Be it a saxophone or whatever, a sampled instrument needs to be played in the manner of the original if a fair stab at realism is to be made, and drum machines and synths are no different. For example, I have a set of samples from the Boss Dr. Rhythm (DR55). Treat them with disrespect and the results sound like just another bunch of samples. Program constant hi-hat patterns, and use two fixed levels of dynamic (corresponding to the 'accent' voice on the drum machine), mix the sound in mono from one output (maintaining the relative dynamics of the original's voices), and there you are: step back in time to your second ever electro music experience, (What do you mean 'what was the first?' You mean you never owned a Casio VL-Tone?)
Early drum machines used synthetic sounds (ie. generated by simple synth circuitry) rather than sampled drums, and these provide perhaps the most interesting selection of drum voices for sampling. In many cases several voices shared the same source, and a passable set of 808 tom-toms and congas can be generated from a single well chosen sample, subsequently given a range of tunings and pannings, thus saving sampler memory.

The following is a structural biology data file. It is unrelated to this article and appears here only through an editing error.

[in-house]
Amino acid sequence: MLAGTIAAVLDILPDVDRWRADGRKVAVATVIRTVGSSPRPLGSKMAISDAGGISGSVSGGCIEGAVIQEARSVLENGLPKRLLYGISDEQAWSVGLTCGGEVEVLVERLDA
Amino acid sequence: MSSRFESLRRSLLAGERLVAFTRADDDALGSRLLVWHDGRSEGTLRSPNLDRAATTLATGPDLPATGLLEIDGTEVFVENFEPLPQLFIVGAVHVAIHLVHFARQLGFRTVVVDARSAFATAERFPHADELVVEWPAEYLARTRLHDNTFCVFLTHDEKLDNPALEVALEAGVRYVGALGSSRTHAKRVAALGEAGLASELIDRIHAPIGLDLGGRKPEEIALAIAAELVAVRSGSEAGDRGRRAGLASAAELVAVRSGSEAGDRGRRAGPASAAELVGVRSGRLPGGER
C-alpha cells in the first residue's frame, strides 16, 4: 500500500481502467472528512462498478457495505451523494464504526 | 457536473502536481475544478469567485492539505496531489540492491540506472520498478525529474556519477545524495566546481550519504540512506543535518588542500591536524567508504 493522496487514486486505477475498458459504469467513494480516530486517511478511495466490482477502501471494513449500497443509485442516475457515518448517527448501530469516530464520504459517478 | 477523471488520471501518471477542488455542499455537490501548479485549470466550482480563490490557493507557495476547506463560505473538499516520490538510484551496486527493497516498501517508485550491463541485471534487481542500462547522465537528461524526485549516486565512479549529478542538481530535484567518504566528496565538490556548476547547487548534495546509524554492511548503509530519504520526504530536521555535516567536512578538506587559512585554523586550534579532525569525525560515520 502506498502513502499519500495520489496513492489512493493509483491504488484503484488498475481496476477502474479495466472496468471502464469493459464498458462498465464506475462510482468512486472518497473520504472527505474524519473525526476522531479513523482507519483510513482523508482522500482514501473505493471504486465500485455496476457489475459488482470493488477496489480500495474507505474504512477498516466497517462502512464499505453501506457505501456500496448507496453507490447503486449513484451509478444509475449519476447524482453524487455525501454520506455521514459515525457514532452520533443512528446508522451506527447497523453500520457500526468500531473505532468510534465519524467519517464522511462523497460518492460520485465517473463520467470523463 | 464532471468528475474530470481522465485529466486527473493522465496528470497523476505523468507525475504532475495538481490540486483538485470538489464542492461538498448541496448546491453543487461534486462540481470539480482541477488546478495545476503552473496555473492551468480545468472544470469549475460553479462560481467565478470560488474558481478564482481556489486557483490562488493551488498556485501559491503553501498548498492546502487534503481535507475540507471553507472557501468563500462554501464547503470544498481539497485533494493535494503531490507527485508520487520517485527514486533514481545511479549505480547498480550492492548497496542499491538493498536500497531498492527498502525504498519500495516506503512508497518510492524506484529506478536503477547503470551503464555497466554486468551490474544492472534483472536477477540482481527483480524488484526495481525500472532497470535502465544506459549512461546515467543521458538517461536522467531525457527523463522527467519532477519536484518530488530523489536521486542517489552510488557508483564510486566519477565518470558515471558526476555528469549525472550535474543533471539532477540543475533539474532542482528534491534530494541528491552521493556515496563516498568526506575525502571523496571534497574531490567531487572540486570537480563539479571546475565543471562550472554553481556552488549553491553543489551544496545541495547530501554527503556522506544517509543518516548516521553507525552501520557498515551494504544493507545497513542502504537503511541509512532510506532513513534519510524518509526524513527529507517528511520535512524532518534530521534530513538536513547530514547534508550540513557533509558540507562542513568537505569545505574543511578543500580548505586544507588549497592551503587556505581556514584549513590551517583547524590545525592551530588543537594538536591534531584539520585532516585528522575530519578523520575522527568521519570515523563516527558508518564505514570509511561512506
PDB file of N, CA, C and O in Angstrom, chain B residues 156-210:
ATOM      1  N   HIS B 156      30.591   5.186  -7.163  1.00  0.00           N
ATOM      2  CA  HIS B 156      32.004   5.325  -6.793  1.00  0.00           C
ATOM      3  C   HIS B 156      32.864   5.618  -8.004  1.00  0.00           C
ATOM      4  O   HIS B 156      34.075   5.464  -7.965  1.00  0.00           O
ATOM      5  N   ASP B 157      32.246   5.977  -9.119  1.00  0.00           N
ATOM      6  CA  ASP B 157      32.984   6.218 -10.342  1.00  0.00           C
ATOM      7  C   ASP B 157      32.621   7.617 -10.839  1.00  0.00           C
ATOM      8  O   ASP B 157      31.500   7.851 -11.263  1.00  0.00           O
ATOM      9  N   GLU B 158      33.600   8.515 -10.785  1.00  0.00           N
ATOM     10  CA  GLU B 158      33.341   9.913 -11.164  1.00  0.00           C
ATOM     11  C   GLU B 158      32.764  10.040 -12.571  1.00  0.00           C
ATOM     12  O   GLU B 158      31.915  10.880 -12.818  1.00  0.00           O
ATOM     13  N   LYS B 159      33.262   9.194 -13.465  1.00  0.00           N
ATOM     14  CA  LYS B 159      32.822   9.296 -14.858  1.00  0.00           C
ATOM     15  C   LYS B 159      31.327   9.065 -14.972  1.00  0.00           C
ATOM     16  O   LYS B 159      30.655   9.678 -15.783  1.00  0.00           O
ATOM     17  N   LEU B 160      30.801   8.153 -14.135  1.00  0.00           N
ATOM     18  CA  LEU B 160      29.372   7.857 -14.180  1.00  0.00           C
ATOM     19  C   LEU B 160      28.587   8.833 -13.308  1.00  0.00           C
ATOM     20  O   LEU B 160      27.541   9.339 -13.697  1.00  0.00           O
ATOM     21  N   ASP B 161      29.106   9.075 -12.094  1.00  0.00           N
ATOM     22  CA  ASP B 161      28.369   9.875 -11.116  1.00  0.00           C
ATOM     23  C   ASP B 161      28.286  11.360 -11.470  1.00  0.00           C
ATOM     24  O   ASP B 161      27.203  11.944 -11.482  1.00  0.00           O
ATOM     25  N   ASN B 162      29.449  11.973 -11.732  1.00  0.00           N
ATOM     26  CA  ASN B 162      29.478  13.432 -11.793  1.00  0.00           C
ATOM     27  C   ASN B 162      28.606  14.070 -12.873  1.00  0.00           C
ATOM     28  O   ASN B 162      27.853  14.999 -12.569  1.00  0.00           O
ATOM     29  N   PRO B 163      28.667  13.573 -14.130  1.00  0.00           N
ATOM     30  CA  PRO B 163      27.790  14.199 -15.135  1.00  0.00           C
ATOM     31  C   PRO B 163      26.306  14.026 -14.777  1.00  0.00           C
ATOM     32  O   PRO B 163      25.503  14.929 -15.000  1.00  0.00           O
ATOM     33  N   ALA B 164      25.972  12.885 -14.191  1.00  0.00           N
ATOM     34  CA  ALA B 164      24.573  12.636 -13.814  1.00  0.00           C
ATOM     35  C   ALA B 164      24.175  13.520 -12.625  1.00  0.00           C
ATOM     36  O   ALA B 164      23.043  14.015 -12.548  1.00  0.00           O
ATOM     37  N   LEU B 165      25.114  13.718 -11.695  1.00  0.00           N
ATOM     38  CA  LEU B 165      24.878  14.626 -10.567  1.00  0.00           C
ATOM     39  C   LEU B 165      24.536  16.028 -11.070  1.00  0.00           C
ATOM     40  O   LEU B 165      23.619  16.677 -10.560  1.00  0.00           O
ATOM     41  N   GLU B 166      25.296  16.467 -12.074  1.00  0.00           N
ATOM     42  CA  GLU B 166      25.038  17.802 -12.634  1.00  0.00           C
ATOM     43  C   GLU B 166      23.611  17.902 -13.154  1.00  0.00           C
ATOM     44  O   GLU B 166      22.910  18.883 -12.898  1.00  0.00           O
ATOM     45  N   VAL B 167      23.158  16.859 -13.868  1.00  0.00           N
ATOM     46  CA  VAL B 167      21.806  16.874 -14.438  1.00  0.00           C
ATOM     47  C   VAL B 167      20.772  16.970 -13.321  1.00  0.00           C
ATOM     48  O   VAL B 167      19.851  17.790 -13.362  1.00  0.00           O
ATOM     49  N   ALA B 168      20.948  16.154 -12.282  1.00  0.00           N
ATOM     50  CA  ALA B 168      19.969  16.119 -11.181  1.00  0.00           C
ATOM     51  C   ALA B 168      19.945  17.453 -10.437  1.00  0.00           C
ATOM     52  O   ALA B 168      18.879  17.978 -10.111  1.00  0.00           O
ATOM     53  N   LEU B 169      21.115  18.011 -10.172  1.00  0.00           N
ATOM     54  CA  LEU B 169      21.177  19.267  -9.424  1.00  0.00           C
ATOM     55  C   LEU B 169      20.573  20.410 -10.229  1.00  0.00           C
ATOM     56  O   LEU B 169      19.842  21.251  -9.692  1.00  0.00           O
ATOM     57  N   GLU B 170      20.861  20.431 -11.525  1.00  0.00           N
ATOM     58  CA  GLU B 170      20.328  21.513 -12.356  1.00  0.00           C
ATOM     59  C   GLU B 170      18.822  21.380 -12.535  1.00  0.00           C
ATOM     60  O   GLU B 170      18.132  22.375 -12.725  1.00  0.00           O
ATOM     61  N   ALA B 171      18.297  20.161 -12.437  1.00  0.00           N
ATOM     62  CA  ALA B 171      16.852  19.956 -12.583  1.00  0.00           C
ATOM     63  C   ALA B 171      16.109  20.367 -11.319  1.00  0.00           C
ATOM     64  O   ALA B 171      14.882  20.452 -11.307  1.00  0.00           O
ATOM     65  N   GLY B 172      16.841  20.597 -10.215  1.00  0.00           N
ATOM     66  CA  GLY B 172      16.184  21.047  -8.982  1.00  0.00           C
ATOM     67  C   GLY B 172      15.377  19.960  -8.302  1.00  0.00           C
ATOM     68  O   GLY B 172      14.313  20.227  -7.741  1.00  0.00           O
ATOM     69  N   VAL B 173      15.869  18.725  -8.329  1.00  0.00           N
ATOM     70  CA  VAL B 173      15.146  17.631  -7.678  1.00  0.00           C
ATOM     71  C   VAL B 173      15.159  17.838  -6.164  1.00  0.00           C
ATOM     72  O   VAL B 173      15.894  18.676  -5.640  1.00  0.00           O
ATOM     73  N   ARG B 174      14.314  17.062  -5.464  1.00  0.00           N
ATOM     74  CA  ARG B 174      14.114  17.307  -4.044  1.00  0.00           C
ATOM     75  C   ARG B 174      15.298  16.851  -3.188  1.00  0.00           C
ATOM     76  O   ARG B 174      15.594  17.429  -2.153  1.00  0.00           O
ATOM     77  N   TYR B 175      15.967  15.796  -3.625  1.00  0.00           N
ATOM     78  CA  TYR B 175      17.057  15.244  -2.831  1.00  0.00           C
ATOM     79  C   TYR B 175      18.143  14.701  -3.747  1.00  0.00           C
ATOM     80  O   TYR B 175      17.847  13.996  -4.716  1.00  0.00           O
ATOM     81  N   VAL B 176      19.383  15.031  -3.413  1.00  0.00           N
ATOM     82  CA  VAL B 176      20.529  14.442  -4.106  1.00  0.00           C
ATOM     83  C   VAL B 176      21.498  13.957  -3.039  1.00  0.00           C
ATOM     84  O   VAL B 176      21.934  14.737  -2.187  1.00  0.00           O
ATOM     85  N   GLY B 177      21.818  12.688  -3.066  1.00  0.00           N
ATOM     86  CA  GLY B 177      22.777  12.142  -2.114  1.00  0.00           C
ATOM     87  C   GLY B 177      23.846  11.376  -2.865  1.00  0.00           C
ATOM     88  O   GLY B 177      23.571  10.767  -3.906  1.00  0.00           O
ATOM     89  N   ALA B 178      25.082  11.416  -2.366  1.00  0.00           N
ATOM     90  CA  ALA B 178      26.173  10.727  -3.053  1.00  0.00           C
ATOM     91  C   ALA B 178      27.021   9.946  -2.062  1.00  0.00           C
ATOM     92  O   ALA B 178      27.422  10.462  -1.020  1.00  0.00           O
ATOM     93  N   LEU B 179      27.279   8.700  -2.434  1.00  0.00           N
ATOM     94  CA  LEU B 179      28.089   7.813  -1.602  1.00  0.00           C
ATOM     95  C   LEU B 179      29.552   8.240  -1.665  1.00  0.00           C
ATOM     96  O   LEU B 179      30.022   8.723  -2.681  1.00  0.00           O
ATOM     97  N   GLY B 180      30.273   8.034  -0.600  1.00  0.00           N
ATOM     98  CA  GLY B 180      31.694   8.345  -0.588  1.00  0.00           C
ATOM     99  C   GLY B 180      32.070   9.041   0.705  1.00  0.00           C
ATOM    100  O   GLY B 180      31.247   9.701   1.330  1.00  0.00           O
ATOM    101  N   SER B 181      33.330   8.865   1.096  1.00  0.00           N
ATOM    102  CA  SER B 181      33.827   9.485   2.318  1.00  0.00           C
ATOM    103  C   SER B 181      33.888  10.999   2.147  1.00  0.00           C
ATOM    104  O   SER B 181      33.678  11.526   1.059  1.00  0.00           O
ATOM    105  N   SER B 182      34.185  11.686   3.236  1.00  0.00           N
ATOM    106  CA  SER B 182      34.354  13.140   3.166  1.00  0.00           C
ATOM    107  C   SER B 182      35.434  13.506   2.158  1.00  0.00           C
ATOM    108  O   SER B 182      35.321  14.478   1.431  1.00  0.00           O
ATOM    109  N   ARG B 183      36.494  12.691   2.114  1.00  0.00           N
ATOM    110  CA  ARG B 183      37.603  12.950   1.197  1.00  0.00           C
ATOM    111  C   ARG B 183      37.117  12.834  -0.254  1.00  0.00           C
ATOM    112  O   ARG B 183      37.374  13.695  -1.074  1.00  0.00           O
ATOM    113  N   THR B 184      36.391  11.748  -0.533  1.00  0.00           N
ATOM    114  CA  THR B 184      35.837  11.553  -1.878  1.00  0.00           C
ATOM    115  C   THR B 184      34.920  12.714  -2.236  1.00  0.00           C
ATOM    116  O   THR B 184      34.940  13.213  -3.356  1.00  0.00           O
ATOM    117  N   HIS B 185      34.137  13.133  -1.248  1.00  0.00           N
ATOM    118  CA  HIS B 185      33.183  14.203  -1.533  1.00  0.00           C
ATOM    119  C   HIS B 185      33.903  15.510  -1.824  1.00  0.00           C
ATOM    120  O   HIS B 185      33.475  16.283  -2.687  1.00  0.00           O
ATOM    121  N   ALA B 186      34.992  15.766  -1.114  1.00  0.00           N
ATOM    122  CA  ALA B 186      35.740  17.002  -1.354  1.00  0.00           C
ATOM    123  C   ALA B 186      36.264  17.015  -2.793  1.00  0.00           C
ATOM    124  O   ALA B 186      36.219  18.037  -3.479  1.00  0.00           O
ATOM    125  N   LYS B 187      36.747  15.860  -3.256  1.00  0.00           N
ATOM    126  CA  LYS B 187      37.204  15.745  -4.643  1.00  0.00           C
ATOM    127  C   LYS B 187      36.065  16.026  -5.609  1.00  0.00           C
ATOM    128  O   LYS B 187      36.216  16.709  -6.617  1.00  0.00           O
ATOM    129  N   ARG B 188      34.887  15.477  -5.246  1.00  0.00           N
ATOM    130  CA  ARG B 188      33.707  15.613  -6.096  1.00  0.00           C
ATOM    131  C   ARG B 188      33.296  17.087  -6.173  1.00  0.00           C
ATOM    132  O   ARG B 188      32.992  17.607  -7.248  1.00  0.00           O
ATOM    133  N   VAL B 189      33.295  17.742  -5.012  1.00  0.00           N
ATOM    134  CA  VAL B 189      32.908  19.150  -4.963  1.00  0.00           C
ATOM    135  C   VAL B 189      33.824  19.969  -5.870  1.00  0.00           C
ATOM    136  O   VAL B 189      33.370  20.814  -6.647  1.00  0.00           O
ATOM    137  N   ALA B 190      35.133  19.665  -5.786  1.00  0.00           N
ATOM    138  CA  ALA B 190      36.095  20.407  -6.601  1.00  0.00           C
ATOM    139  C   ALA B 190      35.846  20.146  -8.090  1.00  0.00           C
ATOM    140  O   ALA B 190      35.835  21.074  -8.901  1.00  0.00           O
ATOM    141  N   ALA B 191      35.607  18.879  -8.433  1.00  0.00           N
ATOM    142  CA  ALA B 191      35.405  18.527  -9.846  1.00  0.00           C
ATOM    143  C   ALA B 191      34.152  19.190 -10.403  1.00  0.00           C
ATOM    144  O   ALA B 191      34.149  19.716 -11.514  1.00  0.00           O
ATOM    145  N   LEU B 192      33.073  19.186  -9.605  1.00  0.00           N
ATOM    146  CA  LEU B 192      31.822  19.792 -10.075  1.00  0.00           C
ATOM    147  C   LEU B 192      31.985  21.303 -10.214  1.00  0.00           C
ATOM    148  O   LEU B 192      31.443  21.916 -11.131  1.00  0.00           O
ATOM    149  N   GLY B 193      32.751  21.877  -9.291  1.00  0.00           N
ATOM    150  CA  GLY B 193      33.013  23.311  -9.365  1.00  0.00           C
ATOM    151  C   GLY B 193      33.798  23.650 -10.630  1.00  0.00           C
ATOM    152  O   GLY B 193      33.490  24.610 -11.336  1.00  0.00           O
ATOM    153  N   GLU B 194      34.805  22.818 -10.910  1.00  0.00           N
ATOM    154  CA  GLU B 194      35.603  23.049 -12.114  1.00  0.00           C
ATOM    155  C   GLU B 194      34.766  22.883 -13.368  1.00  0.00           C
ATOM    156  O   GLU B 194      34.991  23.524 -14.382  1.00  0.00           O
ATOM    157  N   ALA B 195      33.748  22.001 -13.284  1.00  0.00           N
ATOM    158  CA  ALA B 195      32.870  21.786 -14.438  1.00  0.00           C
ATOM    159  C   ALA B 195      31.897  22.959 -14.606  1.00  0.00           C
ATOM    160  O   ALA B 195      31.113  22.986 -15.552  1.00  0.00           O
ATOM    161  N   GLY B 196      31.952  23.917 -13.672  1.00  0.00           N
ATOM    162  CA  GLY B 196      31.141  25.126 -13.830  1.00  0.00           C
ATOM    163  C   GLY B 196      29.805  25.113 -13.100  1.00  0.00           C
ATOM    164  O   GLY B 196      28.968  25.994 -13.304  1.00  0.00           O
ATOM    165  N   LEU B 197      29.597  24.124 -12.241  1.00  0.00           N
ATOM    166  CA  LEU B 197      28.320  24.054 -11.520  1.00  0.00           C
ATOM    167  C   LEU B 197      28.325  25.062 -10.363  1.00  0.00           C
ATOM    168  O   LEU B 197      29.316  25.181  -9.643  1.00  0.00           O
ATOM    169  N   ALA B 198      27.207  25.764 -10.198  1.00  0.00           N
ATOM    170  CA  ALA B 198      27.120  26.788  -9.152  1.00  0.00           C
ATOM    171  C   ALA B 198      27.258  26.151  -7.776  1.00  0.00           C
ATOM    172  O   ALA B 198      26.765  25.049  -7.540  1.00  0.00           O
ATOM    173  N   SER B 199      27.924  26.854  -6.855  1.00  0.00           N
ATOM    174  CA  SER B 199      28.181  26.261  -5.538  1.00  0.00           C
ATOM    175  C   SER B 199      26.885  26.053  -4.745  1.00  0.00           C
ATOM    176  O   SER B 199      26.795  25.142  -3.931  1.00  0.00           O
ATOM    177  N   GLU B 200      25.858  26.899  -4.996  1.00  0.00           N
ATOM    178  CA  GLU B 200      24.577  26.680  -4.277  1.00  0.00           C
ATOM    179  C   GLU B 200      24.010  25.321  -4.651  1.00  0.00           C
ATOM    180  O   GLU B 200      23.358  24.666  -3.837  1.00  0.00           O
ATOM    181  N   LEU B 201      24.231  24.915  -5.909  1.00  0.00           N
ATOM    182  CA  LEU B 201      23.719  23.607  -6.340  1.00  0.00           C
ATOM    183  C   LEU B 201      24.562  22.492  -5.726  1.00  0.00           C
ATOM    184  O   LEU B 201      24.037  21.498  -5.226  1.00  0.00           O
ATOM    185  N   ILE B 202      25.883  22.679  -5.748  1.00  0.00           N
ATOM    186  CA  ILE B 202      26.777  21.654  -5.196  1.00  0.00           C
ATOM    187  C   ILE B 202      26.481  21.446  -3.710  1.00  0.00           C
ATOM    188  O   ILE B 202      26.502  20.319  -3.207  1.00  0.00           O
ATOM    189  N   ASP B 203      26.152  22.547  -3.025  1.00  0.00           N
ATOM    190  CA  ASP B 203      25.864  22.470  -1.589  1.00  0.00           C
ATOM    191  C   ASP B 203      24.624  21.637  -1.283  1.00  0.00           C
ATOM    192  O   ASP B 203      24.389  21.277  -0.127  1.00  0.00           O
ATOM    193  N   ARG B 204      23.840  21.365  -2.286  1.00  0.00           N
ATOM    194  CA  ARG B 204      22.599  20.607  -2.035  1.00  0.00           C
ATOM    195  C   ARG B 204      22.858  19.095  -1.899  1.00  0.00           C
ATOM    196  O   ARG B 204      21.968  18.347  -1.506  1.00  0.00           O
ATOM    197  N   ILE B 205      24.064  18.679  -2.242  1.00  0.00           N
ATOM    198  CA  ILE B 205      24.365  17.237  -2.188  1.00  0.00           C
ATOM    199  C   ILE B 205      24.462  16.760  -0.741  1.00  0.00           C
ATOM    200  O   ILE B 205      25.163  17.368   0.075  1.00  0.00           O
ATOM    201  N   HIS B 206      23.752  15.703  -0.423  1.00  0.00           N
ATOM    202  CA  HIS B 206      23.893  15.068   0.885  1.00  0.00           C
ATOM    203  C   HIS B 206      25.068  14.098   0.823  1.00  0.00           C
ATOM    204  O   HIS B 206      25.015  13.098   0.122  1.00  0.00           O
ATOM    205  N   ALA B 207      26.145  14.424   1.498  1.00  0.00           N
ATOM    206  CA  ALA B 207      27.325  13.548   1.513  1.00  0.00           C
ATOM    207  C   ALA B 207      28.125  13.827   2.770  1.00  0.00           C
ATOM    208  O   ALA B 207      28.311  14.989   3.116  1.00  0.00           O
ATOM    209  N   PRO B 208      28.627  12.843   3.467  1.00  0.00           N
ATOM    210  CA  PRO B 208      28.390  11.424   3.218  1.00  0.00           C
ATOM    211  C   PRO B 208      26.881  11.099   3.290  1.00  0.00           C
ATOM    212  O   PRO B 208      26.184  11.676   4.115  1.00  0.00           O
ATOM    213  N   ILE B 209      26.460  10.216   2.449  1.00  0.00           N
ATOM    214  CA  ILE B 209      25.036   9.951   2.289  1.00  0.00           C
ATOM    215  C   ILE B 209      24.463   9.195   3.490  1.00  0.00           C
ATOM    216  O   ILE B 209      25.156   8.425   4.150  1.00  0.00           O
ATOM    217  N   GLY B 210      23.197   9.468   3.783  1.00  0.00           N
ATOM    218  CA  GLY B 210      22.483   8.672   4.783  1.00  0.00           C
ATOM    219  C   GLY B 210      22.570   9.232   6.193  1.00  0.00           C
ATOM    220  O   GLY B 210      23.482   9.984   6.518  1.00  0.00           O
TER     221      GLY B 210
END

While purists have the option of sticking rigidly to the performance capability of the original instrument, unlimited combinations of drum voices are obviously possible, and therefore you need to organise your samples in such a way as to be able to find the perfect combination of kick drum, snare, hi-hats etc. for a particular song. Rather than limit your options by using drum maps corresponding to the original instrument, there is much to be gained by keeping, for example, library files of kick drums, snares, and tom-tom and cymbal sets, assigned to usual keys, which can then be used to construct a drum kit in the mix.
Let's start with good old analogue. The first, simplest, and (some would say) best type of synthesis around. Whereas in some ways the 'simplicity factor' can ask deep (literally - low frequencies are especially troublesome) and meaningful questions about the sonic integrity of a sampler, it does open up some convenient options. I will begin by quickly recapping on some of the virtues and operational characteristics common to most analogue synthesizers.